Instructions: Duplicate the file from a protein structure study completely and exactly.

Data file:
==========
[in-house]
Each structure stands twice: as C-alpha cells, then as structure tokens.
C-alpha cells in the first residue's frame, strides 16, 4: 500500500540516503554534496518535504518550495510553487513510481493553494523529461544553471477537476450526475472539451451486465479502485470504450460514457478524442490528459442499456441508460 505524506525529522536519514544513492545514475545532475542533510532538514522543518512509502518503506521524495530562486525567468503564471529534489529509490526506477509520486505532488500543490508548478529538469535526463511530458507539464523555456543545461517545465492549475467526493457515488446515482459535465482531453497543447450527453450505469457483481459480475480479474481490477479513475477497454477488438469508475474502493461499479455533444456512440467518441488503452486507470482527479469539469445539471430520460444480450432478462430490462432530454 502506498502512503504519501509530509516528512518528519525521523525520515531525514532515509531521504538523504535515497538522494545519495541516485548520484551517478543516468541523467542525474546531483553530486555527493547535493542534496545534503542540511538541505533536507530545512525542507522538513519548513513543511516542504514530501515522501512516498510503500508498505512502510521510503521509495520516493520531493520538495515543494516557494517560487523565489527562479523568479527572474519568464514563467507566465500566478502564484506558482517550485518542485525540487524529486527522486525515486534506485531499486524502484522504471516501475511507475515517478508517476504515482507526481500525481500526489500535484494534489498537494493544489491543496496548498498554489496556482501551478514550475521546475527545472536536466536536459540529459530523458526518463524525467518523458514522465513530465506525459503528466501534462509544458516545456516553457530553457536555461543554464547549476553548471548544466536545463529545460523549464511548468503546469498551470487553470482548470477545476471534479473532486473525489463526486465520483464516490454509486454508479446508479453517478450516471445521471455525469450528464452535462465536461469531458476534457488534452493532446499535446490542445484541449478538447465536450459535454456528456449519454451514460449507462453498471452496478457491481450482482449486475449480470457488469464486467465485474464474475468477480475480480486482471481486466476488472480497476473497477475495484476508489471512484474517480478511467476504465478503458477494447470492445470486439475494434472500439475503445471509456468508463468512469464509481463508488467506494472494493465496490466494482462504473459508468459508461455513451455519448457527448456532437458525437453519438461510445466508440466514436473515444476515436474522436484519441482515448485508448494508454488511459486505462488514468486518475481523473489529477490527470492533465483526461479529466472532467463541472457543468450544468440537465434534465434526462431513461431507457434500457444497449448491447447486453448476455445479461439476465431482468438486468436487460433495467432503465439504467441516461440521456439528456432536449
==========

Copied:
[in-house]
Each structure stands twice: as C-alpha cells, then as structure tokens.
C-alpha cells in the first residue's frame, strides 16, 4: 500500500540516503554534496518535504518550495510553487513510481493553494523529461544553471477537476450526475472539451451486465479502485470504450460514457478524442490528459442499456441508460 505524506525529522536519514544513492545514475545532475542533510532538514522543518512509502518503506521524495530562486525567468503564471529534489529509490526506477509520486505532488500543490508548478529538469535526463511530458507539464523555456543545461517545465492549475467526493457515488446515482459535465482531453497543447450527453450505469457483481459480475480479474481490477479513475477497454477488438469508475474502493461499479455533444456512440467518441488503452486507470482527479469539469445539471430520460444480450432478462430490462432530454 502506498502512503504519501509530509516528512518528519525521523525520515531525514532515509531521504538523504535515497538522494545519495541516485548520484551517478543516468541523467542525474546531483553530486555527493547535493542534496545534503542540511538541505533536507530545512525542507522538513519548513513543511516542504514530501515522501512516498510503500508498505512502510521510503521509495520516493520531493520538495515543494516557494517560487523565489527562479523568479527572474519568464514563467507566465500566478502564484506558482517550485518542485525540487524529486527522486525515486534506485531499486524502484522504471516501475511507475515517478508517476504515482507526481500525481500526489500535484494534489498537494493544489491543496496548498498554489496556482501551478514550475521546475527545472536536466536536459540529459530523458526518463524525467518523458514522465513530465506525459503528466501534462509544458516545456516553457530553457536555461543554464547549476553548471548544466536545463529545460523549464511548468503546469498551470487553470482548470477545476471534479473532486473525489463526486465520483464516490454509486454508479446508479453517478450516471445521471455525469450528464452535462465536461469531458476534457488534452493532446499535446490542445484541449478538447465536450459535454456528456449519454451514460449507462453498471452496478457491481450482482449486475449480470457488469464486467465485474464474475468477480475480480486482471481486466476488472480497476473497477475495484476508489471512484474517480478511467476504465478503458477494447470492445470486439475494434472500439475503445471509456468508463468512469464509481463508488467506494472494493465496490466494482462504473459508468459508461455513451455519448457527448456532437458525437453519438461510445466508440466514436473515444476515436474522436484519441482515448485508448494508454488511459486505462488514468486518475481523473489529477490527470492533465483526461479529466472532467463541472457543468450544468440537465434534465434526462431513461431507457434500457444497449448491447447486453448476455445479461439476465431482468438486468436487460433495467432503465439504467441516461440521456439528456432536449